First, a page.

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“Reducing the population of fine defaulters in prisons: experiences with community service in Mecklenburg-Western Pomerania (Germany)

Dunkel, Frieder
June 4, 2015

Source: (2006) In, Crime Policy in Europe, Council of Europe, Strasbourg: Council of Europe Publishing pp. 127-137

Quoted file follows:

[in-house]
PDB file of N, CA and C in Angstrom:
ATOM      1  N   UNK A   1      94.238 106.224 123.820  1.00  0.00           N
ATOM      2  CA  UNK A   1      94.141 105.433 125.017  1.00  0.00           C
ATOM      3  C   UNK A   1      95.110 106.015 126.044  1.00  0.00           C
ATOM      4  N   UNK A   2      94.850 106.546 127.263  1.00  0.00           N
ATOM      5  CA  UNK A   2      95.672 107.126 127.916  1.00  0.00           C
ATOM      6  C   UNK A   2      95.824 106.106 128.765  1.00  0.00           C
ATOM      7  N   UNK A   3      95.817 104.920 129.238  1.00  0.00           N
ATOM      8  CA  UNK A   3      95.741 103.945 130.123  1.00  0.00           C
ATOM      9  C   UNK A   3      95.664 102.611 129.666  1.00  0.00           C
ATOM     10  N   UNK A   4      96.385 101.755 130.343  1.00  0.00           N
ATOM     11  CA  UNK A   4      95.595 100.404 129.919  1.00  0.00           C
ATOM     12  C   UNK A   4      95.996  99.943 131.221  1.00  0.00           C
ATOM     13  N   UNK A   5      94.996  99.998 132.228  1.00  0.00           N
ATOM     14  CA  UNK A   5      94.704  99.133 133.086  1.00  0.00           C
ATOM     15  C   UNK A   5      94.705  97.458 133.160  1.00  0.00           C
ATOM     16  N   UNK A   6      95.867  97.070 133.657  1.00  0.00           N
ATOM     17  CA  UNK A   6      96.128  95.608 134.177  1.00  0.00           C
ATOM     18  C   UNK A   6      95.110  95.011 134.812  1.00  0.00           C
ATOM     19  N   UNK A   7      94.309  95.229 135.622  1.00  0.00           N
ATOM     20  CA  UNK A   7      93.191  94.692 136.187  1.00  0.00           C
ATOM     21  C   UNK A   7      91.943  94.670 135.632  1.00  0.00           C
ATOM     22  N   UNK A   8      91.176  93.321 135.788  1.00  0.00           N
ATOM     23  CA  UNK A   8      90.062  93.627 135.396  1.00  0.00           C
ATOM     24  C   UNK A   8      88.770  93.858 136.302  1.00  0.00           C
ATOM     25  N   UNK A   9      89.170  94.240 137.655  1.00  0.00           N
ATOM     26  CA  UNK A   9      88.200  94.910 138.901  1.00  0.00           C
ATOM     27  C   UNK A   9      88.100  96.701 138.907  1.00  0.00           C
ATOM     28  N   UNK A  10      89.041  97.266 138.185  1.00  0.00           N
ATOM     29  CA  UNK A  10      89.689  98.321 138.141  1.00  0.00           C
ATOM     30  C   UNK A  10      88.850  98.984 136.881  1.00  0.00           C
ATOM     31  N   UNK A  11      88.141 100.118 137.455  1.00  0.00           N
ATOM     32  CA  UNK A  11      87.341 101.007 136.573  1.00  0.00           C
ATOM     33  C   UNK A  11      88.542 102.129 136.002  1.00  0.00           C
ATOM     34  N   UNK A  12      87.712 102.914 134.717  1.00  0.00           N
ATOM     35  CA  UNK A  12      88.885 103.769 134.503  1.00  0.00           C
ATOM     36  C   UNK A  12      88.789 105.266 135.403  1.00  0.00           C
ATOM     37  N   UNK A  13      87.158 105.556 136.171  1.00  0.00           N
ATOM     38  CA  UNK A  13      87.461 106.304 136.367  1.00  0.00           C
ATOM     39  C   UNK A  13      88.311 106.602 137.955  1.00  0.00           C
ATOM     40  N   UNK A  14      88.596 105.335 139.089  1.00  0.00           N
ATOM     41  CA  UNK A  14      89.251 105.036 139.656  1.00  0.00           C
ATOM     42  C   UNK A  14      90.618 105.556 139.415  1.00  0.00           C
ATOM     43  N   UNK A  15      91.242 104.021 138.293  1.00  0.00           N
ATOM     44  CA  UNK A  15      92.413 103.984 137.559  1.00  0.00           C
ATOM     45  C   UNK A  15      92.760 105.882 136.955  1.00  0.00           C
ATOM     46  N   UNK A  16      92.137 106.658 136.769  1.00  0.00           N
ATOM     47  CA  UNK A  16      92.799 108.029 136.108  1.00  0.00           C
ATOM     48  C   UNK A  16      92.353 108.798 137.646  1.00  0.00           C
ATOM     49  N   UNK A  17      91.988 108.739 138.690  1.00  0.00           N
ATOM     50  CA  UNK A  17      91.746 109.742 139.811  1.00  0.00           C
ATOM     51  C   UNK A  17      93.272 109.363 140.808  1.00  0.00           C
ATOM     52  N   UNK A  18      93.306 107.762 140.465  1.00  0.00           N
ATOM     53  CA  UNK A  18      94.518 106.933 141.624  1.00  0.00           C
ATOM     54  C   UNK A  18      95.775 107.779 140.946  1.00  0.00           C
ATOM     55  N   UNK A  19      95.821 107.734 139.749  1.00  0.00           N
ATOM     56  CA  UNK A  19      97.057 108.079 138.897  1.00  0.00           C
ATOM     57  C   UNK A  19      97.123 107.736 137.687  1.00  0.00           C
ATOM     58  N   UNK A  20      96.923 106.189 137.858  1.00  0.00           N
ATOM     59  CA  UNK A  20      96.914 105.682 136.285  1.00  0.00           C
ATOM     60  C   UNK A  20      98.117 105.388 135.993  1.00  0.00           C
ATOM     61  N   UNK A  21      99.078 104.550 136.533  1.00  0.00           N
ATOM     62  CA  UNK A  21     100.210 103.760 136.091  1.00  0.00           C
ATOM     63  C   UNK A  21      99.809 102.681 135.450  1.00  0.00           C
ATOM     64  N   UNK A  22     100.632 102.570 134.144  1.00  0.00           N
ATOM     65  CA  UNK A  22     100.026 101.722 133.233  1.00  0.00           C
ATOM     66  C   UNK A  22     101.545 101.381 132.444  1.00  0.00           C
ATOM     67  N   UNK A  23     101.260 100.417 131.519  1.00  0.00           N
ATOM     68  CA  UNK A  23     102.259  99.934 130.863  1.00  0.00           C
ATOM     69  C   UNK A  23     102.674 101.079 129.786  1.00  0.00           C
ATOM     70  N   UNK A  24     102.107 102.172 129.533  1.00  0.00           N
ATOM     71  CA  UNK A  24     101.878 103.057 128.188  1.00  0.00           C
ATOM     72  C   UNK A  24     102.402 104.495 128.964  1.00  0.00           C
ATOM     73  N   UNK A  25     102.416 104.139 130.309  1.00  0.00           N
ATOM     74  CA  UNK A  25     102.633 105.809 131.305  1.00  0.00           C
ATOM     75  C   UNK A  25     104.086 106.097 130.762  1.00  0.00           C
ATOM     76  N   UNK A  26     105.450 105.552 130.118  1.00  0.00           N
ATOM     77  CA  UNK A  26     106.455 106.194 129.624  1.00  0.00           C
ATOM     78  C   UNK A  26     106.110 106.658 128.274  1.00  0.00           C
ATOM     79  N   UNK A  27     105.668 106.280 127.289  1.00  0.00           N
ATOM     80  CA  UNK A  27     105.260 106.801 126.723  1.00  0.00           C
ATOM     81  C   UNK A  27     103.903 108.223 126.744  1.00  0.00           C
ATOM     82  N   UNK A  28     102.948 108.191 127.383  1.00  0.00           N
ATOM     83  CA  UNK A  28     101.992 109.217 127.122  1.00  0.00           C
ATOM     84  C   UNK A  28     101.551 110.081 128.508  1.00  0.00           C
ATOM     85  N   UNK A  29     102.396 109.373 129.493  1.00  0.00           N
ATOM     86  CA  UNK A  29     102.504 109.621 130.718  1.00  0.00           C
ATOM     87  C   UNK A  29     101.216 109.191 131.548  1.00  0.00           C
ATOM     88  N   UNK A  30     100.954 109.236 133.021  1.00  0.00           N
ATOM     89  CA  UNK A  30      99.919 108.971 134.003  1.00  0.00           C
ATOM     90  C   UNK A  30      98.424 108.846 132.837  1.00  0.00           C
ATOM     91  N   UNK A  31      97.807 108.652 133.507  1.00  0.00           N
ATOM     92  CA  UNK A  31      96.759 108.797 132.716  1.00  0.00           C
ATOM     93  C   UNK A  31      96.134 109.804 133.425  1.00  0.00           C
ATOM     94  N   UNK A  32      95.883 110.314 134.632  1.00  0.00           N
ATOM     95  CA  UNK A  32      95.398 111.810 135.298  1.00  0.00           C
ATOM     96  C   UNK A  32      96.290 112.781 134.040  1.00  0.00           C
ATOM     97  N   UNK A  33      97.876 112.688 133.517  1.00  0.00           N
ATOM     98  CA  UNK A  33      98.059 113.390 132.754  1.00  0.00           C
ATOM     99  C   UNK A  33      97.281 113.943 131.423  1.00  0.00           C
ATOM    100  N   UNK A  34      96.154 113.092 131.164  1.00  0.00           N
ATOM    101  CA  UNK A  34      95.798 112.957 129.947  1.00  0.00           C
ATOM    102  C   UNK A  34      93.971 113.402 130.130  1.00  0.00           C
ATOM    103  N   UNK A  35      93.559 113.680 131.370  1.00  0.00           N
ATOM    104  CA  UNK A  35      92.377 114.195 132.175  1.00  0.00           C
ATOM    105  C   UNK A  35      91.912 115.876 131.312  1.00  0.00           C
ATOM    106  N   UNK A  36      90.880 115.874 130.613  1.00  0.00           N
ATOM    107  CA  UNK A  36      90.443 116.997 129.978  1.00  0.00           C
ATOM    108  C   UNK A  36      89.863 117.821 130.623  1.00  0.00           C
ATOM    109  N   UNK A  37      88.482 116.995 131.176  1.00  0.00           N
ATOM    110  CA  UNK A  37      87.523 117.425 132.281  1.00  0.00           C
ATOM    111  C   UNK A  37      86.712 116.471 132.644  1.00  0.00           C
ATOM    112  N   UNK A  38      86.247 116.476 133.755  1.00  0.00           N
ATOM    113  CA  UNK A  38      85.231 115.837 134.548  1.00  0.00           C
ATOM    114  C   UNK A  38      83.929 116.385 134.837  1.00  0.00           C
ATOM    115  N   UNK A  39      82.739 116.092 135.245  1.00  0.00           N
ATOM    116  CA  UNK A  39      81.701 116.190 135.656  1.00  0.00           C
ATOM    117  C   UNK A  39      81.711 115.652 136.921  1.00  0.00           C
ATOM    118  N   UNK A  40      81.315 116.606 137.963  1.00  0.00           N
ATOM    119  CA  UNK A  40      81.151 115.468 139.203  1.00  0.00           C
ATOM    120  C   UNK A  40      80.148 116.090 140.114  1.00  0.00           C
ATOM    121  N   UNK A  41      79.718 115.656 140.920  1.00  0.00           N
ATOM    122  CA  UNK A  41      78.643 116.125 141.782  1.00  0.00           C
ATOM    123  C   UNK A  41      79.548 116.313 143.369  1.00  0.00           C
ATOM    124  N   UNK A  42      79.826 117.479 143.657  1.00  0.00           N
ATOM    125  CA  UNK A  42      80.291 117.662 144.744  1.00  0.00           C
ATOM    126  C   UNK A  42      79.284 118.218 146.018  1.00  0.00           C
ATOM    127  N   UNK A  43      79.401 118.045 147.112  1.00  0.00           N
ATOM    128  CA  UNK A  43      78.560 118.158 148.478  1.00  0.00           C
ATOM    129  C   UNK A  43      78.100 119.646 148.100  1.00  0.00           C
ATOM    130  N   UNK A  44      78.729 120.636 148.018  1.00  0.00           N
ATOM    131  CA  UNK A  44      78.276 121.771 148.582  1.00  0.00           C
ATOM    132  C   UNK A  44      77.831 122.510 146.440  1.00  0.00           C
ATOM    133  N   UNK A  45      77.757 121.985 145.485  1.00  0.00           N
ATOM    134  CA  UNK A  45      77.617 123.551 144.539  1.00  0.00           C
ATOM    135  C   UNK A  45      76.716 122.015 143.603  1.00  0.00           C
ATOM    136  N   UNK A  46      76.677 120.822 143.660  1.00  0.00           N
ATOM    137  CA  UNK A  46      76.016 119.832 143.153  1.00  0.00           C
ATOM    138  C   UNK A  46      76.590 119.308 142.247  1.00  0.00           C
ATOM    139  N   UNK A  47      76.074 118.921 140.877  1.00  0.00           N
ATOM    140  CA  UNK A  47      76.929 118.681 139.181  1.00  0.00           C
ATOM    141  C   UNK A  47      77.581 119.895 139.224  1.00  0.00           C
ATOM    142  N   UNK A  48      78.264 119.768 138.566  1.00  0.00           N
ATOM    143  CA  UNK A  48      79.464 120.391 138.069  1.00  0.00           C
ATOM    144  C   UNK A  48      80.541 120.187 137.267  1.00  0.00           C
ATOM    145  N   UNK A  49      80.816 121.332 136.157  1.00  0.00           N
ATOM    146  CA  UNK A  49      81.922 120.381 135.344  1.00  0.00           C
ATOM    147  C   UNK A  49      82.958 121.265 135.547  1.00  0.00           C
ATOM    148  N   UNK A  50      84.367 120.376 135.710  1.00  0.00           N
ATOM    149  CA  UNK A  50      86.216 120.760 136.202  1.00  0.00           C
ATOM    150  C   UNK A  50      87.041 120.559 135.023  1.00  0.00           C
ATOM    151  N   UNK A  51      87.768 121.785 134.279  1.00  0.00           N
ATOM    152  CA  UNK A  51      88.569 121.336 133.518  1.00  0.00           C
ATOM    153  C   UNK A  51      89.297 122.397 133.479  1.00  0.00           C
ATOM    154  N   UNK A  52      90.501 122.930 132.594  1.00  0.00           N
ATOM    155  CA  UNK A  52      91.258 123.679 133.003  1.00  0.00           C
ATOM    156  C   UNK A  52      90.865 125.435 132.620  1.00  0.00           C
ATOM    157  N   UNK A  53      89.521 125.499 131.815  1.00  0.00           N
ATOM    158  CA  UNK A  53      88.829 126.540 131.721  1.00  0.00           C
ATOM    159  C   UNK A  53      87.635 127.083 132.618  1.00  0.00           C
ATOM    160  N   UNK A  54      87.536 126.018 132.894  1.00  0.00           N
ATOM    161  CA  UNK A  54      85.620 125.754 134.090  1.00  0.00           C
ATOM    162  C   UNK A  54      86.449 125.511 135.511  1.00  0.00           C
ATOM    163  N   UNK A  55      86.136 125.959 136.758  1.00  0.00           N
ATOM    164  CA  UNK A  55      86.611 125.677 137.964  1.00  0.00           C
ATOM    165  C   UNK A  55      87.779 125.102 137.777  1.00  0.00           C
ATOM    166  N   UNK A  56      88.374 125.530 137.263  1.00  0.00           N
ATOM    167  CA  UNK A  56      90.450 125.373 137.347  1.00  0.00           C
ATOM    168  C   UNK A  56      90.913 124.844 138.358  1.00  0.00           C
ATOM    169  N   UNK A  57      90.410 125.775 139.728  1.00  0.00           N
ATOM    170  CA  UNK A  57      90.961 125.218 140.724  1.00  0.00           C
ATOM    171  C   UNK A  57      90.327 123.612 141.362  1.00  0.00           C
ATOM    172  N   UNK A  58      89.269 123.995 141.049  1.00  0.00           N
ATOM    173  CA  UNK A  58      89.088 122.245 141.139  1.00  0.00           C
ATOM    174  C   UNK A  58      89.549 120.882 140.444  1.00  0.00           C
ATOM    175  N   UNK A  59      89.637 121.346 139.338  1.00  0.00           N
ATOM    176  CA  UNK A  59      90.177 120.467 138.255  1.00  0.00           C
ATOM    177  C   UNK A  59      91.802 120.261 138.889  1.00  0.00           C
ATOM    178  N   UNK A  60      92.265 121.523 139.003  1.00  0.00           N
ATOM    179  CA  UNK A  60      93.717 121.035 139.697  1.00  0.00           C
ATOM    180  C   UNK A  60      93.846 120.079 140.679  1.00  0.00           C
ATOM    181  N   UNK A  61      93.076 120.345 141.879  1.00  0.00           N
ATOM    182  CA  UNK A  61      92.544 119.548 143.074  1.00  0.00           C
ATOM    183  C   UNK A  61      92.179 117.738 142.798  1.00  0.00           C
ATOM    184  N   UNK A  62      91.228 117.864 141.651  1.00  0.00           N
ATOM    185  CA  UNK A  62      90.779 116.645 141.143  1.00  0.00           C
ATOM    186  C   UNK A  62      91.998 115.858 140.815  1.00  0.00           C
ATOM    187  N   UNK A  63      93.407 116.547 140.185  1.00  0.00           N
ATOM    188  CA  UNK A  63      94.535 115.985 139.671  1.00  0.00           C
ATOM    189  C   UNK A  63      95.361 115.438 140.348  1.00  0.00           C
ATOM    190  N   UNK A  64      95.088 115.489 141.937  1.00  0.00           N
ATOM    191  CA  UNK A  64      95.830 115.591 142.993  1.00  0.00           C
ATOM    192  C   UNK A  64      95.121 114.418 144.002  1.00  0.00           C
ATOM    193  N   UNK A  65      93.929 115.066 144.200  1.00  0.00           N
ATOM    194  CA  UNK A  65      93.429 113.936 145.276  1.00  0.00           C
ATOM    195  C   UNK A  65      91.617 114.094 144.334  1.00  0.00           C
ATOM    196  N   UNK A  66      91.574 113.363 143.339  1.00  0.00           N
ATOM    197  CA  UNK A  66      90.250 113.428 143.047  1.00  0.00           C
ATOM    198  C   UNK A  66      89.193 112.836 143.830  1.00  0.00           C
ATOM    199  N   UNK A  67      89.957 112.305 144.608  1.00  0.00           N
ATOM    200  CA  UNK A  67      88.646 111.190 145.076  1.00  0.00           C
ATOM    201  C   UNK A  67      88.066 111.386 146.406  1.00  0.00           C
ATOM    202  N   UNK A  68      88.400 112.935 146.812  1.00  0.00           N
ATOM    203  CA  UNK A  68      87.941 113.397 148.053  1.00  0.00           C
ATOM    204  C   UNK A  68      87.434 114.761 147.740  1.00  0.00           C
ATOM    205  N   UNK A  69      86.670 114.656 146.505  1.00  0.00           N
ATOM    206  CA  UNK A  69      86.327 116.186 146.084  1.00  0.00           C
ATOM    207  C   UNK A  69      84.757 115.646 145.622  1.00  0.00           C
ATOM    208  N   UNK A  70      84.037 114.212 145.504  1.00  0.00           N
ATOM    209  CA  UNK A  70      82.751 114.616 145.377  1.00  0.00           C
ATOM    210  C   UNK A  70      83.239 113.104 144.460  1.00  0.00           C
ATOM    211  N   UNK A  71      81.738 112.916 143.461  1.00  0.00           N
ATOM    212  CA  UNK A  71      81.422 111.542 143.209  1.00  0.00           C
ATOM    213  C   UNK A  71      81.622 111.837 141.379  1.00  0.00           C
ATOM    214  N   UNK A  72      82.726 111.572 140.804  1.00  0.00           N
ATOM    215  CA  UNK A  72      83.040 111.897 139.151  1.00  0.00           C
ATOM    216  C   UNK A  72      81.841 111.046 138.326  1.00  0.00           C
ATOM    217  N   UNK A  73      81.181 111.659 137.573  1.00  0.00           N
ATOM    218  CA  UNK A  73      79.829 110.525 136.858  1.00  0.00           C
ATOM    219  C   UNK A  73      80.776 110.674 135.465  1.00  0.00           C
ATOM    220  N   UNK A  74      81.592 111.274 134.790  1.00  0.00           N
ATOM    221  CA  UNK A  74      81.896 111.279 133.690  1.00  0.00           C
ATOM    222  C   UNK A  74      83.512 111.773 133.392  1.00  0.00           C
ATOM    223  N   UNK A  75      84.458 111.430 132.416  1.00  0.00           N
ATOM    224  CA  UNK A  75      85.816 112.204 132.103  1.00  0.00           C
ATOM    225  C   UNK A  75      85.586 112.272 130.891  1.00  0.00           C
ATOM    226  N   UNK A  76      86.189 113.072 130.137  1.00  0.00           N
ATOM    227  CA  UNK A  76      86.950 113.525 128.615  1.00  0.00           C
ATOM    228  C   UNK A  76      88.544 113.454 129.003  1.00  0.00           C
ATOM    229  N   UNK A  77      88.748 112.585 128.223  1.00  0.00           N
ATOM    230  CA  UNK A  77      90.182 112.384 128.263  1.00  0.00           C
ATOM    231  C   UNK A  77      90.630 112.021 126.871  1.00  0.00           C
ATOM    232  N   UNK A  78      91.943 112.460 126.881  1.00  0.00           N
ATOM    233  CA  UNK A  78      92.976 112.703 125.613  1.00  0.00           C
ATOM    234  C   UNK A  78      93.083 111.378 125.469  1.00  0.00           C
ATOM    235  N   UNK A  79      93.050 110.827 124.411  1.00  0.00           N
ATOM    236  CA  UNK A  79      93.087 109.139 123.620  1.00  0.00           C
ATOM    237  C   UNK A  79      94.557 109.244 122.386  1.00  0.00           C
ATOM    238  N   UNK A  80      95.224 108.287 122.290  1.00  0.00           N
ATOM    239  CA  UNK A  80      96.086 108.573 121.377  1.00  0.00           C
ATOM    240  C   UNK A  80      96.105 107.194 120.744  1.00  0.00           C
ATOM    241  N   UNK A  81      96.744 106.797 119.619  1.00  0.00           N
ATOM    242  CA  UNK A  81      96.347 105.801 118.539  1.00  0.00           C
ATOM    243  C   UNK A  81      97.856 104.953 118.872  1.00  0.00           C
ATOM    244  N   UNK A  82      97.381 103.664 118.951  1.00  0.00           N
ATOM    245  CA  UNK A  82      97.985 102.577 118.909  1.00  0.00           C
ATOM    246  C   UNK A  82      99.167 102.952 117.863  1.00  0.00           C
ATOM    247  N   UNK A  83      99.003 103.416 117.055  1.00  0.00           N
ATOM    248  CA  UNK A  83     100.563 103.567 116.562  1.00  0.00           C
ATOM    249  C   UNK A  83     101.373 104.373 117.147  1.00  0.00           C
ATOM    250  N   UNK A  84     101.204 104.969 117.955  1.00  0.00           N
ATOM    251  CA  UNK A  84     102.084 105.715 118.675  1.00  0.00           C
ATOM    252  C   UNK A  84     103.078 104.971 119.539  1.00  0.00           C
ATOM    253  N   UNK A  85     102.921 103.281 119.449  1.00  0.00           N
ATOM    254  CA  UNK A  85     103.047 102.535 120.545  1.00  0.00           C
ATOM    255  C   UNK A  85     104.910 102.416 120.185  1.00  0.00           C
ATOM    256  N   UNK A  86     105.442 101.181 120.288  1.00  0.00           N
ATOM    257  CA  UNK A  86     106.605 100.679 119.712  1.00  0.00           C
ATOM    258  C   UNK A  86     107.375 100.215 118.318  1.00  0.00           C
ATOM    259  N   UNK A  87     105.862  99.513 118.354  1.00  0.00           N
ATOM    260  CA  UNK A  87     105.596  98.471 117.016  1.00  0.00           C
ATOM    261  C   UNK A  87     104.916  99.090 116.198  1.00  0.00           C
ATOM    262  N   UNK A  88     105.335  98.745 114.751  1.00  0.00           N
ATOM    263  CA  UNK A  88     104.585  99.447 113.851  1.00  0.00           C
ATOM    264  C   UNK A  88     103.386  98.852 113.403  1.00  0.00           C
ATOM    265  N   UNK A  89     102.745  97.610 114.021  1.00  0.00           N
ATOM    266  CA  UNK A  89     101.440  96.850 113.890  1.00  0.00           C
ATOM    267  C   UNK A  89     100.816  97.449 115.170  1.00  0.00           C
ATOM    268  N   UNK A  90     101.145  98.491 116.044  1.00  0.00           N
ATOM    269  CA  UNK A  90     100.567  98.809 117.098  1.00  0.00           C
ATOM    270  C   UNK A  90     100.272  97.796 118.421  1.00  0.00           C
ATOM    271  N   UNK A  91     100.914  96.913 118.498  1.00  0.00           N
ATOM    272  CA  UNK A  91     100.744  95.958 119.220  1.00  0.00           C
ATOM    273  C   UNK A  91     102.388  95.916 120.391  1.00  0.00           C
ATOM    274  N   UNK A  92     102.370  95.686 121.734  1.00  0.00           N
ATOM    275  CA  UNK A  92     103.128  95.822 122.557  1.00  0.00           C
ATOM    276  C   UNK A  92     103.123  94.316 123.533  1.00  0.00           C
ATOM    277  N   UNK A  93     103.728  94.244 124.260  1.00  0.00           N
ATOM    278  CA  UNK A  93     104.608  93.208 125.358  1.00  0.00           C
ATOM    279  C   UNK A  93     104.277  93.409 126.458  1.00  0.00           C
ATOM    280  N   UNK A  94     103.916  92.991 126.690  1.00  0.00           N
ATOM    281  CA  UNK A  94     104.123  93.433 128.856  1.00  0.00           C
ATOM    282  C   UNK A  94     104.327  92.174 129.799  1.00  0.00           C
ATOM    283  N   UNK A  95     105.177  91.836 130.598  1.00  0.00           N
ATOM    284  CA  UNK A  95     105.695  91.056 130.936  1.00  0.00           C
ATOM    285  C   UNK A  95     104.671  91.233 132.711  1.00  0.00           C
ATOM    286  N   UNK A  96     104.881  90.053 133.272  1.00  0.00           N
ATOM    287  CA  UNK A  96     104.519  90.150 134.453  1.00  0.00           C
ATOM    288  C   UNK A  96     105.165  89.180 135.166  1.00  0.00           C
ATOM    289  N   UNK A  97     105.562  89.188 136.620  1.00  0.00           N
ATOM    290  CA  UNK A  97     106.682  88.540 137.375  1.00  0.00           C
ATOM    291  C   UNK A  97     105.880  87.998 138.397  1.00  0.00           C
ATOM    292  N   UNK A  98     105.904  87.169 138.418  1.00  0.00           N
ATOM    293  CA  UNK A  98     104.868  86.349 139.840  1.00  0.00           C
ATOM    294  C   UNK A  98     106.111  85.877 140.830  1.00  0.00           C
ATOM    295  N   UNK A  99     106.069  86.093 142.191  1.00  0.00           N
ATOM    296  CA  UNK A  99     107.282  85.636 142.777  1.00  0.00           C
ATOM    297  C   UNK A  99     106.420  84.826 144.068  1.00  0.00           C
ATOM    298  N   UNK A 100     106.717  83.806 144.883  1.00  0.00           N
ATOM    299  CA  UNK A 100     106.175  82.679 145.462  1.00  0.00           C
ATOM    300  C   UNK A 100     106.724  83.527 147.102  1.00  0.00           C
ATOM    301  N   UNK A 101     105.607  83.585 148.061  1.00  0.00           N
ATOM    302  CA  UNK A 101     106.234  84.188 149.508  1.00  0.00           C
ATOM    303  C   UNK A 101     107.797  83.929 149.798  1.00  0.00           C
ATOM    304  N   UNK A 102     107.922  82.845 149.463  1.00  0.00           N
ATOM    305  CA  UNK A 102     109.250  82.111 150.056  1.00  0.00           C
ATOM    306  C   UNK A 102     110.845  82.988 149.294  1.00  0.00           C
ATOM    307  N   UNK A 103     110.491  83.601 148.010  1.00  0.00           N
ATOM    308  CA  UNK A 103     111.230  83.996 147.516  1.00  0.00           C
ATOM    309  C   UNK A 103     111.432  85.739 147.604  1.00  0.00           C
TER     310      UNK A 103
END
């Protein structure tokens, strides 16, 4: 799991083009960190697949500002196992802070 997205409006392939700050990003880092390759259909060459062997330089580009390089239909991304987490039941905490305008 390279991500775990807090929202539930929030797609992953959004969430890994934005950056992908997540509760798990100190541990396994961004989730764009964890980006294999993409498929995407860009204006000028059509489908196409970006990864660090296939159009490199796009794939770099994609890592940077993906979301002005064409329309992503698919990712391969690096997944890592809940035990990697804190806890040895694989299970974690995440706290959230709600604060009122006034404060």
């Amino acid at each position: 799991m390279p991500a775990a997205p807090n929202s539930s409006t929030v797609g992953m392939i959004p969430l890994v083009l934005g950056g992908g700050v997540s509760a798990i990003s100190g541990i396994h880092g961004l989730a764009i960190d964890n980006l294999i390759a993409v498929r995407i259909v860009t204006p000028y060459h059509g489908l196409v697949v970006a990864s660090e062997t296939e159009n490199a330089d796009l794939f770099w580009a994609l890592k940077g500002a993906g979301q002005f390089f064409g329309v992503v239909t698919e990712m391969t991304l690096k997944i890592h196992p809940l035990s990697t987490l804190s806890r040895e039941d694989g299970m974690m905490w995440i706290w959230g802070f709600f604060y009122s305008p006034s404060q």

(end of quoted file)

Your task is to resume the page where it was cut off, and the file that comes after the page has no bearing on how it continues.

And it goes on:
Numerically the fine is the most important penal sanction [in Germany] as it is imposed in about 82% of all cases. The Penal Code has created a day-fine system in which one “day-fine” corresponds to one day spent in prison. Section 43 of the Penal Code provides for a maximum of 360 day-fines and for up to 720 day-fines in exceptional cases, such as an accumulation of offences. In practice, 96% of all fines do not exceed ninety day-fines. The amount imposed for a day depends on the financial capacity of the offender. Until the beginning of the 1990s, approximately 6% to 7% of the fines were converted into prison sentences because the fine was not paid (Kaiser 1997, p. 436). Since the early 1980s, “free work” (community service) may be substituted for imprisonment as an alternative to imprisonment for failing to pay a fine. Such a substitution may be made by the judicial administration. Generally, the administration of this alternative is the duty of the social workers who are attached to the courts and who arrange for community service. One day-fine is regarded as the equivalent of six to eight hours of community service. (excerpt)


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